FDA rejects ban on children’s cold and cough medicines: CHPA to the rescue?

by James Hubbard, M.D., M.P.H.

The FDA met to look at evidence, take comments and decide whether there should be a ban on children’s cough and cold medicine under the age of 6.  They acknowledged the evidence from pediatricians that it was not effective at that age and sent thousands of kids to the ER each year.  Then they punted.  No ban or recall.

A spokesperson for the FDA acknowledged there was no evidence that the meds worked under 6  (apparently the meds were “grandfathered” by the FDA many years ago with no tests on children), but was afraid that parents would use stronger adult meds on children if there was a ban.  The American Academy of Pediatrics does not recommend the meds under 6 and an independent group advised the FDA to ban them last year.

Now in steps the Consumer Healthcare Products Association (CHPA) to save the day (sort of).

CHPA is made up of the manufacturers of the aforementioned meds.  In a statement, they volunteer to label “do not use” for children under 4 on all of their pediatric cold and cough meds. A list of the manufacturers and meds involved are at their otcsafety.org pdf site.  CHPA says the drugs are safe.  They are labeling them because children under 4 tend to get into the tasty medicine and overdose.  Also many parents don’t dose correctly. (Both are true and documented facts.)

But no one is putting a gun to your head.  Don’t use them in children under 6.  Instead try JHMFD‘s tips.

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5 Responses to “FDA rejects ban on children’s cold and cough medicines: CHPA to the rescue?”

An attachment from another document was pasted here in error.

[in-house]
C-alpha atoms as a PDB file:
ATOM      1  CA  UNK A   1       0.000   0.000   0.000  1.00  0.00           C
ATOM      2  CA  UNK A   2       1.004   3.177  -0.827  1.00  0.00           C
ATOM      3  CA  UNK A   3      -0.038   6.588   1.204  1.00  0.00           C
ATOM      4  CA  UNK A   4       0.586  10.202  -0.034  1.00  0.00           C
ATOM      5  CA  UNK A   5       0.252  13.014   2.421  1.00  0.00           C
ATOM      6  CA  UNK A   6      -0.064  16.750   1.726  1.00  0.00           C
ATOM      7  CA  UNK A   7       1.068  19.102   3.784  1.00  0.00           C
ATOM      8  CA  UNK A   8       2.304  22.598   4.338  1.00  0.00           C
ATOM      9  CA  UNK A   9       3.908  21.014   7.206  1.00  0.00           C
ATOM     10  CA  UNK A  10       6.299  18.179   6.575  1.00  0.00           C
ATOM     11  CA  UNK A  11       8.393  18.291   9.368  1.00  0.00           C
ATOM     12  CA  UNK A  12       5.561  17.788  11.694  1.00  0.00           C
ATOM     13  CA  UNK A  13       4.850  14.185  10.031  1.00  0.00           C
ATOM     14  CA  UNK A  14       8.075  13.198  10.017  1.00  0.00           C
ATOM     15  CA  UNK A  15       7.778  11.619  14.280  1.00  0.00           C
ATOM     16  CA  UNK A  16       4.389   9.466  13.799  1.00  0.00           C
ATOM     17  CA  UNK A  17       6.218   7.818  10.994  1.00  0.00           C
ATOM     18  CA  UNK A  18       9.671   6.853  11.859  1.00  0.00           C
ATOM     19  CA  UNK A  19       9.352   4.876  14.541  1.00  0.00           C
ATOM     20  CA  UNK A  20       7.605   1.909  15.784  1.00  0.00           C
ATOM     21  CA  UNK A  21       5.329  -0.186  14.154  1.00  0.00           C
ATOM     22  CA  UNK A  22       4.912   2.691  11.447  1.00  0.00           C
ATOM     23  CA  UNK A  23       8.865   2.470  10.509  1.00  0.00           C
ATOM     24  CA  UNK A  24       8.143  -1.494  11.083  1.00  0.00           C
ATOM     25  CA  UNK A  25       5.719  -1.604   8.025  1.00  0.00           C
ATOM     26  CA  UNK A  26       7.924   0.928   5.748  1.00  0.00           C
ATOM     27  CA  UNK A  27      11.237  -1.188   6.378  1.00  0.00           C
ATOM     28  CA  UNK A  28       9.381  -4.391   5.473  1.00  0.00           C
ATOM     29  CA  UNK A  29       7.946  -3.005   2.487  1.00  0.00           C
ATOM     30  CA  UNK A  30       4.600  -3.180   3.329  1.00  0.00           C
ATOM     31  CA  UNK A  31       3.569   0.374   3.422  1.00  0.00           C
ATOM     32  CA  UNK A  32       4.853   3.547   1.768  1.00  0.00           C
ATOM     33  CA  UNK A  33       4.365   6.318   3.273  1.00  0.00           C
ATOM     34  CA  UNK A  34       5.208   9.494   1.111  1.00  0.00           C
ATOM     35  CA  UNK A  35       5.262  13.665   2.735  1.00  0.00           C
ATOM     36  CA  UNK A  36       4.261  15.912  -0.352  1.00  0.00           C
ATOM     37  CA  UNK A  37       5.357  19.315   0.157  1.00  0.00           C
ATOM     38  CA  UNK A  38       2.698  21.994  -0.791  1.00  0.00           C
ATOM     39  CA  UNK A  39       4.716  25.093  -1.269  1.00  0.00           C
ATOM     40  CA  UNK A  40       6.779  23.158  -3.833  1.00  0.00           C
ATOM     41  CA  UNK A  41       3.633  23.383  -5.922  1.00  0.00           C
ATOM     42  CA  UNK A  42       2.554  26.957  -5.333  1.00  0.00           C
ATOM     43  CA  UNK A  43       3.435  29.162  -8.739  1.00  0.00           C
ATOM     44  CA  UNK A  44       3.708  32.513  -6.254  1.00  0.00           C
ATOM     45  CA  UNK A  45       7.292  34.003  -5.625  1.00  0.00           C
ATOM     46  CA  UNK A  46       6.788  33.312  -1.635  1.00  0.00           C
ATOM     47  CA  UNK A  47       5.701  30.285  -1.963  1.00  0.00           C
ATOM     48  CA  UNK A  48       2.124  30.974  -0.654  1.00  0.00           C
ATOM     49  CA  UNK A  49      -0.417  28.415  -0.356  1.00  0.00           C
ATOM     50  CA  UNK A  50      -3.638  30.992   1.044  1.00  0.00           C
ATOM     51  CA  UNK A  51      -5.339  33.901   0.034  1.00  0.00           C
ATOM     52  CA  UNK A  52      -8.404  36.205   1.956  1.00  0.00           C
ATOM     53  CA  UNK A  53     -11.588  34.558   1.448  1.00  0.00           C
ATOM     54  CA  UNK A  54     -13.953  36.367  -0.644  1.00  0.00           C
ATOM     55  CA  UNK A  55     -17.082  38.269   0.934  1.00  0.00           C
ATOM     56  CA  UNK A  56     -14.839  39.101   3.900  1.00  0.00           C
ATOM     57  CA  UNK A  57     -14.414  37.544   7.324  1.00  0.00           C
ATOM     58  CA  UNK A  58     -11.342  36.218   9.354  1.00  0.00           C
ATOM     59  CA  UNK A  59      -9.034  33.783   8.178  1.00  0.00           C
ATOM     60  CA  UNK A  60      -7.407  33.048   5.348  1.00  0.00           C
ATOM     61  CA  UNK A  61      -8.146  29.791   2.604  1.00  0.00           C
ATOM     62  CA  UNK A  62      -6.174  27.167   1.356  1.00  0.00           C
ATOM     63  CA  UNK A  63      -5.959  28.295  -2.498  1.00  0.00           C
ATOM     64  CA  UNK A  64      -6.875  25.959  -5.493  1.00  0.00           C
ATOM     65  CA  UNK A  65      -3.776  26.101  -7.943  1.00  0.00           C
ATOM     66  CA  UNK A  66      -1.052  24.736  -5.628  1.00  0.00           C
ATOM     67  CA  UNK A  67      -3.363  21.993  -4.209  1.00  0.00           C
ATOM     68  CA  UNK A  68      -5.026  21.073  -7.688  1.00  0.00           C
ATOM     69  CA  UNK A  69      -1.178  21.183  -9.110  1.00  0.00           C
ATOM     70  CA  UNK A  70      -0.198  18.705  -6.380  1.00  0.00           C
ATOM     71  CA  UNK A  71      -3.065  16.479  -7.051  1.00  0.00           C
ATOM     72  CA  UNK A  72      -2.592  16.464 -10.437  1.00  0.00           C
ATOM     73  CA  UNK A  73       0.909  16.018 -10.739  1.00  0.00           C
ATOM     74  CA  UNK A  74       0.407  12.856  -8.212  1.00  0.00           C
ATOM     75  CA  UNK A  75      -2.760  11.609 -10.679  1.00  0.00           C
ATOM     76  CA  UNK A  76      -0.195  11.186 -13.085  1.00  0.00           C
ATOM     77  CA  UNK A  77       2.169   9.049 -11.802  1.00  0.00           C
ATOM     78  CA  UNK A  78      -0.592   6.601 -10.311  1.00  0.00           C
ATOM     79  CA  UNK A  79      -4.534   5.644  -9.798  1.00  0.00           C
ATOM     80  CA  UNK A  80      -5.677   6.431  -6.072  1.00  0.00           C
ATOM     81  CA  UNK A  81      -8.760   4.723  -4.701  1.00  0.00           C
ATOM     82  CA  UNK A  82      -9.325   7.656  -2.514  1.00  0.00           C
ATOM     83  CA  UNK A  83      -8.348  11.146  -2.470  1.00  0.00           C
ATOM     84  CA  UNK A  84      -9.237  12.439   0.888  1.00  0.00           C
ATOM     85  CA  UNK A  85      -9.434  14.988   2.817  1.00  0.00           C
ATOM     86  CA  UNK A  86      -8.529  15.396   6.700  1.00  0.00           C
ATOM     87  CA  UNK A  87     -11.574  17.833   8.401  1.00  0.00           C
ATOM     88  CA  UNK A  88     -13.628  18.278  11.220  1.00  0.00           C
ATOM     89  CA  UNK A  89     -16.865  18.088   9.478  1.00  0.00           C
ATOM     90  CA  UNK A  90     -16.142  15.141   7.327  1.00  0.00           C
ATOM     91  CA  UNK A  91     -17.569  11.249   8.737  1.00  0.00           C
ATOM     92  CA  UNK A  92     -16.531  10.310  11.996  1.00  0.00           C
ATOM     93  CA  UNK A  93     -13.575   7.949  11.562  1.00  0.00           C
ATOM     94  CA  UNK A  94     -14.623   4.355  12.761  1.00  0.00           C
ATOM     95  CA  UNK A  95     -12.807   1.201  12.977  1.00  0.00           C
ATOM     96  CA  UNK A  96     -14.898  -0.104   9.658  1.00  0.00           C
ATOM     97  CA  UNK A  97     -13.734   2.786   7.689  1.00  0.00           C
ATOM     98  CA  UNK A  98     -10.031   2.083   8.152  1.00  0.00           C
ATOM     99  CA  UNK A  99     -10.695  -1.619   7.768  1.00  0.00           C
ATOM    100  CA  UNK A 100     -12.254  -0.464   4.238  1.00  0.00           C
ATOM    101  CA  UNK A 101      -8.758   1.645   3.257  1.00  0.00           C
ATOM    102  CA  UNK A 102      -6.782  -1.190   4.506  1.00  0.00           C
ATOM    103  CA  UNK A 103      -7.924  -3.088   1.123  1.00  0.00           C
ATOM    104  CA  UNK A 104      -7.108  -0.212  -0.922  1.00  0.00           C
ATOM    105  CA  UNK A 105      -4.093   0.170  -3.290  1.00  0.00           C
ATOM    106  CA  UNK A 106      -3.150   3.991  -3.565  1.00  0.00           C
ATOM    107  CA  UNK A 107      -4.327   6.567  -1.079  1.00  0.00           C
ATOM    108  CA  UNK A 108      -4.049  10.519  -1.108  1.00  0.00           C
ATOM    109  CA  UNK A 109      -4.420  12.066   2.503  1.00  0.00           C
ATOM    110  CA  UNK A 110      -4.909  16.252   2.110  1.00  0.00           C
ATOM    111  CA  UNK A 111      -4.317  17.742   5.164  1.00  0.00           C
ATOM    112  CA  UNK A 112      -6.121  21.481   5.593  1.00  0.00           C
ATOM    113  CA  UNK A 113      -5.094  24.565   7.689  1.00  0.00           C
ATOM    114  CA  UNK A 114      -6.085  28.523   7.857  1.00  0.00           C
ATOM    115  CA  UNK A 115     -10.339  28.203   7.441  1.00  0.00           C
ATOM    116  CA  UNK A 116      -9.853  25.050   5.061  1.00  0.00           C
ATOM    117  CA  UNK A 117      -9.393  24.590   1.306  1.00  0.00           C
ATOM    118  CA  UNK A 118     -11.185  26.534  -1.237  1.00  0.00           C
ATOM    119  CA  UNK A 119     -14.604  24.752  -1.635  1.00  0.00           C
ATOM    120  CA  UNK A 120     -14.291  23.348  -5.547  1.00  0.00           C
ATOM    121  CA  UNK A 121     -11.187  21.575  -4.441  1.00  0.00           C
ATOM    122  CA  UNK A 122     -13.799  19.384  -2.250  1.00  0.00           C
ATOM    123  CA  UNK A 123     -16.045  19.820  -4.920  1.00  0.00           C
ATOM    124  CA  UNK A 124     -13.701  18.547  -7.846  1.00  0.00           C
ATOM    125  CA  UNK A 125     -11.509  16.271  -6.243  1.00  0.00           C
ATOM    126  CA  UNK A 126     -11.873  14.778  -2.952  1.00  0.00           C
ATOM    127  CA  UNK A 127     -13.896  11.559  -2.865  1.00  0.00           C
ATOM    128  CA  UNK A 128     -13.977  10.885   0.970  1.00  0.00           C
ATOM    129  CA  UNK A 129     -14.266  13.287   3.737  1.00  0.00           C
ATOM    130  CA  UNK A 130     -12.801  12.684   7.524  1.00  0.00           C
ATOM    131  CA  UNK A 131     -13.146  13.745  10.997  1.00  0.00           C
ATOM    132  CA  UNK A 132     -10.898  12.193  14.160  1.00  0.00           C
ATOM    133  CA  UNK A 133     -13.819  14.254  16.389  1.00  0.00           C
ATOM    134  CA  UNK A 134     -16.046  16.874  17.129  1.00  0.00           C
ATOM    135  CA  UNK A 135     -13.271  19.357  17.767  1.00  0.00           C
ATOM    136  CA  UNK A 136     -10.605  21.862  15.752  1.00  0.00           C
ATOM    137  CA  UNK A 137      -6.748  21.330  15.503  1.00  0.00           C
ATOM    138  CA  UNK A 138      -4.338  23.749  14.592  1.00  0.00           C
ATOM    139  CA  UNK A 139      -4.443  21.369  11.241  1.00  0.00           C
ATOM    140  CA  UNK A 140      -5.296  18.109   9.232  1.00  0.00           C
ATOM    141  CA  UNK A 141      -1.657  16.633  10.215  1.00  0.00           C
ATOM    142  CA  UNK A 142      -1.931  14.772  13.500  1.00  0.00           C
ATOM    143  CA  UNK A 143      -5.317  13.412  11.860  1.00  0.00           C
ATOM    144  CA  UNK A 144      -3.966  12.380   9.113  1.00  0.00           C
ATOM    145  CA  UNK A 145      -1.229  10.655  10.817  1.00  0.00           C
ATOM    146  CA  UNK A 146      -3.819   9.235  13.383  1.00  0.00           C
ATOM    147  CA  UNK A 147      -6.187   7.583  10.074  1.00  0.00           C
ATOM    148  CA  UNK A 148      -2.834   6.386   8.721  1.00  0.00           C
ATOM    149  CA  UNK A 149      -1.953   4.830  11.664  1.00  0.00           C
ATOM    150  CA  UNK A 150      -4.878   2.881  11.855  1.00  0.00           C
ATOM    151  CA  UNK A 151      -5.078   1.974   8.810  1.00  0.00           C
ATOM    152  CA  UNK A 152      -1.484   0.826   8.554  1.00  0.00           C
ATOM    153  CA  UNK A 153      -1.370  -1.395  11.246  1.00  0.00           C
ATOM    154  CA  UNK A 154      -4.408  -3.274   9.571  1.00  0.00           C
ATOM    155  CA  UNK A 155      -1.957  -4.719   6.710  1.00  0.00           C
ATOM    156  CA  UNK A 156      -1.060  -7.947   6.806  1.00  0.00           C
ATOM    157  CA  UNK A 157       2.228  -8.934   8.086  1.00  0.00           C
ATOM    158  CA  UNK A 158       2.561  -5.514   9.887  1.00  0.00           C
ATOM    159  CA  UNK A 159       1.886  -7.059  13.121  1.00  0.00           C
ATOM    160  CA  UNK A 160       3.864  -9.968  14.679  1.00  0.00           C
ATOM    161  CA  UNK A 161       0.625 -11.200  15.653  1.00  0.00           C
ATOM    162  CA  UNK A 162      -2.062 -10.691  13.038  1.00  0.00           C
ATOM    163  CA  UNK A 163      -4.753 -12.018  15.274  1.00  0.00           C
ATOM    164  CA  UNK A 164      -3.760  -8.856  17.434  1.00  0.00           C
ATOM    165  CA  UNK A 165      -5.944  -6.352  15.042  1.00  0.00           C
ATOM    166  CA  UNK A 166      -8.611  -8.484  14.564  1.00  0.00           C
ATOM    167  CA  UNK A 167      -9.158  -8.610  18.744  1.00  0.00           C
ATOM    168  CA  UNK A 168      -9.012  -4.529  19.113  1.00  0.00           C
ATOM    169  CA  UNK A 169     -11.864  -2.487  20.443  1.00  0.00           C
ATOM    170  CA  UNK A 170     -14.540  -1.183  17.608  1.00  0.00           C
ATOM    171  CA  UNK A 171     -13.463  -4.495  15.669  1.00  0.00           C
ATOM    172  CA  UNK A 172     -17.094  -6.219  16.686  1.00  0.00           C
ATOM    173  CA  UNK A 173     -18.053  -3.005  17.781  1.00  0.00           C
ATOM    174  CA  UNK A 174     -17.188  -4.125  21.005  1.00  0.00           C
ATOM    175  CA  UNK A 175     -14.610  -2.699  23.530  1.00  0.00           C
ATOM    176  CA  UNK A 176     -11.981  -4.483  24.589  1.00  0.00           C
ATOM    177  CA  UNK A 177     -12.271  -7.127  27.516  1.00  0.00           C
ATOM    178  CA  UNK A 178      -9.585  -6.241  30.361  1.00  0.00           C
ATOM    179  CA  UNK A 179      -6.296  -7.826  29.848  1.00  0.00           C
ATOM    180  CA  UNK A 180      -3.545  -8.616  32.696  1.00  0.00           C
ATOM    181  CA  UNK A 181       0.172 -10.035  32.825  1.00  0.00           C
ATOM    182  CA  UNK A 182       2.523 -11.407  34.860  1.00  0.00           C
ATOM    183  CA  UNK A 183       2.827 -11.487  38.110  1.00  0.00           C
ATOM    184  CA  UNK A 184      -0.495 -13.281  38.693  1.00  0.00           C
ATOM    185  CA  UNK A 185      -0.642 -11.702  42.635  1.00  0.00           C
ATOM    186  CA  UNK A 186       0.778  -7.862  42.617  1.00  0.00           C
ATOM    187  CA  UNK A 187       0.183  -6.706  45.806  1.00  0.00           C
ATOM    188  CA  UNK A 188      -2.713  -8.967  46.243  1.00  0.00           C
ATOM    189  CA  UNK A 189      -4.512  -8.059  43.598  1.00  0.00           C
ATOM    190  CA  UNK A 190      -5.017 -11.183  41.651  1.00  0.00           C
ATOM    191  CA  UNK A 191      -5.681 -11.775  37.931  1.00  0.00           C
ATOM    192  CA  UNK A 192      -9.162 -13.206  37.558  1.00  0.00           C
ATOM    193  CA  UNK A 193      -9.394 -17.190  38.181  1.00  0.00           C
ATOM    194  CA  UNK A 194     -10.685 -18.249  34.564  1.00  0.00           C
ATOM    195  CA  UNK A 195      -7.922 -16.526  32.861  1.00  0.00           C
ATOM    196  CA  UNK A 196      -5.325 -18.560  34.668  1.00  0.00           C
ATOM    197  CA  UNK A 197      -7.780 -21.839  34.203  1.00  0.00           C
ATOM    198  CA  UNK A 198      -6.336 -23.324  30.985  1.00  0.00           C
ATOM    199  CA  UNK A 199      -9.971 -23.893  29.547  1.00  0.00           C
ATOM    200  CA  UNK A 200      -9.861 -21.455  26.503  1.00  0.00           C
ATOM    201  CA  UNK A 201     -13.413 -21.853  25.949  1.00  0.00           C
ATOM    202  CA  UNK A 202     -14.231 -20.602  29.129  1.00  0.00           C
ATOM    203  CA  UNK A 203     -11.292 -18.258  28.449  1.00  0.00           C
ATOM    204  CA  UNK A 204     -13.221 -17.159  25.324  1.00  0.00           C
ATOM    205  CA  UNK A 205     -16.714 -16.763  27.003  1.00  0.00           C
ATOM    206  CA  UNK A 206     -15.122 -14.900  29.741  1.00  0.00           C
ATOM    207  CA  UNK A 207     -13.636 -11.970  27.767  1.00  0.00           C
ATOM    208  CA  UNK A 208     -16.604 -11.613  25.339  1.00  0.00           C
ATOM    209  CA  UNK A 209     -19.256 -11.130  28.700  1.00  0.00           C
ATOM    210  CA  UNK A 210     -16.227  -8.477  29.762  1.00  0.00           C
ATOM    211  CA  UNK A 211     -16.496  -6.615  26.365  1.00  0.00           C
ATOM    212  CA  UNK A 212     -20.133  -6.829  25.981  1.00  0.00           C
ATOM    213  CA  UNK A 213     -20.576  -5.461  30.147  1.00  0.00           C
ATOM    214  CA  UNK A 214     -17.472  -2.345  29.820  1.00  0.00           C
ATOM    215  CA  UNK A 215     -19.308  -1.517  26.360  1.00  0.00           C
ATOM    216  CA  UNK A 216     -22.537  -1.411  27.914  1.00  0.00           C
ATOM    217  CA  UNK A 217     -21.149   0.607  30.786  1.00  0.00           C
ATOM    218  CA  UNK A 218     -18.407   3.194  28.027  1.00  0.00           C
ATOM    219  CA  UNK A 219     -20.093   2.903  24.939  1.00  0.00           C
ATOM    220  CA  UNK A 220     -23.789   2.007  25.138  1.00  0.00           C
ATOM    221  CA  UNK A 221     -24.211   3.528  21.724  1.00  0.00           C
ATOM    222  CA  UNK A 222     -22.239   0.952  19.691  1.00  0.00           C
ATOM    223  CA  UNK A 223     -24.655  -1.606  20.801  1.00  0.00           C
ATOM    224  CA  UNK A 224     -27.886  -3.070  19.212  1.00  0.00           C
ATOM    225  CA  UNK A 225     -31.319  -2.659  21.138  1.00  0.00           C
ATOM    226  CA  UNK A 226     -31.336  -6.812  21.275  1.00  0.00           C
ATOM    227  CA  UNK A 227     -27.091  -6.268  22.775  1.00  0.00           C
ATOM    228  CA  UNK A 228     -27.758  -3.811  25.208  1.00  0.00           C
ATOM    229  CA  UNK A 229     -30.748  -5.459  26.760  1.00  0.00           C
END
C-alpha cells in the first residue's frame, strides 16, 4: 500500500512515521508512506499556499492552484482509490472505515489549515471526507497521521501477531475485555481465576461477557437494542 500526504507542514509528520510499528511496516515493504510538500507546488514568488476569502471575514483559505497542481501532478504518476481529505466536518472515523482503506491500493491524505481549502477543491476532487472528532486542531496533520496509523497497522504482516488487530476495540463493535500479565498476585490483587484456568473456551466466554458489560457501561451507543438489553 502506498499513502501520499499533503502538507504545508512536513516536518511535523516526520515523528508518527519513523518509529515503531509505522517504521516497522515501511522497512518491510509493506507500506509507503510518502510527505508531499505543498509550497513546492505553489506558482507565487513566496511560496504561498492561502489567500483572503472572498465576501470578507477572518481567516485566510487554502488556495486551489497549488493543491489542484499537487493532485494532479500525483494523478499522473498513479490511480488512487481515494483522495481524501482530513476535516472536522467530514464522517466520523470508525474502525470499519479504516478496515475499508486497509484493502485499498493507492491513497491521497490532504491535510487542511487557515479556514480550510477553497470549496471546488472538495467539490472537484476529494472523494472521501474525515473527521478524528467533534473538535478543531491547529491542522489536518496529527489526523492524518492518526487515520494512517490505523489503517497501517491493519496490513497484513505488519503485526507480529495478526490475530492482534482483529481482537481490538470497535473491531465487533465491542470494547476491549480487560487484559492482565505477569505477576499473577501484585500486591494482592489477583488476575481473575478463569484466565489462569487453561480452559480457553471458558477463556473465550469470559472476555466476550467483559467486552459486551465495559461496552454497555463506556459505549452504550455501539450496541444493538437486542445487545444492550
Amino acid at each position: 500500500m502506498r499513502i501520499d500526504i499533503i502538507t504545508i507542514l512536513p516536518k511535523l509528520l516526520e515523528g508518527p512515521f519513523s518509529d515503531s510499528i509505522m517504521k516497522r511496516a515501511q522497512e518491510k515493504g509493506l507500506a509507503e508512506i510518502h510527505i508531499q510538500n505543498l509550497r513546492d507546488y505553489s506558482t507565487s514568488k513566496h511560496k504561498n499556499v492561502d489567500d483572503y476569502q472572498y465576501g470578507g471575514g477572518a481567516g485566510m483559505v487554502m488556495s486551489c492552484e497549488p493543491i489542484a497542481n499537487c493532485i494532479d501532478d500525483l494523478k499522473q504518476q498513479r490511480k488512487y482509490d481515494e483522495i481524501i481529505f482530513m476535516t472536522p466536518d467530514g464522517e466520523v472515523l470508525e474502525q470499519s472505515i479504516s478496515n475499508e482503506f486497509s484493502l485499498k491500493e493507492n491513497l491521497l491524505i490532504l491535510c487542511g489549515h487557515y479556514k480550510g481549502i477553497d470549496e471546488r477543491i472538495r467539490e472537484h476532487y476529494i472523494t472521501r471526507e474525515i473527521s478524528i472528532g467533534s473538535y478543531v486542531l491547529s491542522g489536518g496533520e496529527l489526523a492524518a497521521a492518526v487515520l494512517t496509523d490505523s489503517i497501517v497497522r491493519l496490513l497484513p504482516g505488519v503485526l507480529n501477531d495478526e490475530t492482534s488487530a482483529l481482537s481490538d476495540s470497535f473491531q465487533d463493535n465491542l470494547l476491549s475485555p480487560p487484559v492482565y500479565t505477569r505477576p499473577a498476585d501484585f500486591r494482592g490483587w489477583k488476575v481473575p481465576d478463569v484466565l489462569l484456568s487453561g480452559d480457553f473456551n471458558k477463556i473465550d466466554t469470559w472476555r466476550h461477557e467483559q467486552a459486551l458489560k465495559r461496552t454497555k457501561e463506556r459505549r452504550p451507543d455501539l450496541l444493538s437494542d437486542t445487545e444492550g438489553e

1. Dr. J Says:

    It’s unfortunate that drugs have become so ubiquitous in our society! Maybe Nancy Reagen was right :-)

  2. James Hubbard Says:

    True Dr. J. “just say no”.

  3. cathy Says:

    I’m so conflicted on this one. It bothers me when they say that the cold medicines don’t work on children because that is not my experience. They work WONDERS for my older child – always have – but my youngest might as well drink water for all of the good it does her. They clearly do work for some children, though those children may be in the minority.

    Also, I’m a stickler for dosages, so if the medicine is safe at the recommended dosage, well, I have a problem with it no longer being available for our use.

    Still, I don’t like the waffling. Either take them off of the shelf and make them prescription only for children or else declare them safe at the recommended dosages.

  4. James Hubbard Says:

    Good point, Cathy.

    If you are going to use them, don’t mess with the dosage amount and time between doses. Also keep them out of reach of children always.

  5. lhubbard Says:

    I just got some interesting thoughts from people on Twitter ( https://twitter.com/FamilyDoctorMag ).

    One woman wonders, if they don’t work on kids under 6, why can we buy them? “It’s so confusing,” she says.

    A doctor declares, “FDA blew it!” He or she (not sure because of the Twitter name) says the FDA taking a stand “would help with the false expectations.”

    But another doctor, a primary care physician, argues, “Sedation is the best argument for OTC meds. Kid feels lousy and you make them sleep.” He’s not had experience with kids being harmed, he says.

    Those are just some of the comments. Seems like an interesting topic, and people have thought-provoking arguments on each side.

    Leigh Ann Hubbard
    Managing Editor
    James Hubbard’s My Family Doctor

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